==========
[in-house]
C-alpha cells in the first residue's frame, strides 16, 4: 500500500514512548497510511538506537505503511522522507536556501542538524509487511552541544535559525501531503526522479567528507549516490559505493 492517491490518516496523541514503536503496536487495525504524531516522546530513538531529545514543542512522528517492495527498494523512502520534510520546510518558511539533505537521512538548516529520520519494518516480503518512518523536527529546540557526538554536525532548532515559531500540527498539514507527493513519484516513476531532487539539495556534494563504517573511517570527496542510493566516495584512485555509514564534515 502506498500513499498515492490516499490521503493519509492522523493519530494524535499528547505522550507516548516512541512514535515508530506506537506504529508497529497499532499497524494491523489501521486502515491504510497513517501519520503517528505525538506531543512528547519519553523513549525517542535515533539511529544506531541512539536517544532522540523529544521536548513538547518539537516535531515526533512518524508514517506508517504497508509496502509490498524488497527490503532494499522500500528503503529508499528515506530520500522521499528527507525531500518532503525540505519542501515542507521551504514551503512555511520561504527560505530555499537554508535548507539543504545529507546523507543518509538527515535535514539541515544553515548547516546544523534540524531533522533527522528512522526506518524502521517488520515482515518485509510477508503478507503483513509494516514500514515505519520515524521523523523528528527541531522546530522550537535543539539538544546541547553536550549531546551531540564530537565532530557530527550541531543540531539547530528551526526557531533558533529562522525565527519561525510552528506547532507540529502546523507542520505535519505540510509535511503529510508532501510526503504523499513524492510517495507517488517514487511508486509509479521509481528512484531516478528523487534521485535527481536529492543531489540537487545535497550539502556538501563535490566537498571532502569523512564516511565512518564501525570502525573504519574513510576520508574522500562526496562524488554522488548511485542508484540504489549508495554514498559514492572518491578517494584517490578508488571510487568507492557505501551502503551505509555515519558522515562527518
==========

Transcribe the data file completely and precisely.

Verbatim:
[in-house]
C-alpha cells in the first residue's frame, strides 16, 4: 500500500514512548497510511538506537505503511522522507536556501542538524509487511552541544535559525501531503526522479567528507549516490559505493 492517491490518516496523541514503536503496536487495525504524531516522546530513538531529545514543542512522528517492495527498494523512502520534510520546510518558511539533505537521512538548516529520520519494518516480503518512518523536527529546540557526538554536525532548532515559531500540527498539514507527493513519484516513476531532487539539495556534494563504517573511517570527496542510493566516495584512485555509514564534515 502506498500513499498515492490516499490521503493519509492522523493519530494524535499528547505522550507516548516512541512514535515508530506506537506504529508497529497499532499497524494491523489501521486502515491504510497513517501519520503517528505525538506531543512528547519519553523513549525517542535515533539511529544506531541512539536517544532522540523529544521536548513538547518539537516535531515526533512518524508514517506508517504497508509496502509490498524488497527490503532494499522500500528503503529508499528515506530520500522521499528527507525531500518532503525540505519542501515542507521551504514551503512555511520561504527560505530555499537554508535548507539543504545529507546523507543518509538527515535535514539541515544553515548547516546544523534540524531533522533527522528512522526506518524502521517488520515482515518485509510477508503478507503483513509494516514500514515505519520515524521523523523528528527541531522546530522550537535543539539538544546541547553536550549531546551531540564530537565532530557530527550541531543540531539547530528551526526557531533558533529562522525565527519561525510552528506547532507540529502546523507542520505535519505540510509535511503529510508532501510526503504523499513524492510517495507517488517514487511508486509509479521509481528512484531516478528523487534521485535527481536529492543531489540537487545535497550539502556538501563535490566537498571532502569523512564516511565512518564501525570502525573504519574513510576520508574522500562526496562524488554522488548511485542508484540504489549508495554514498559514492572518491578517494584517490578508488571510487568507492557505501551502503551505509555515519558522515562527518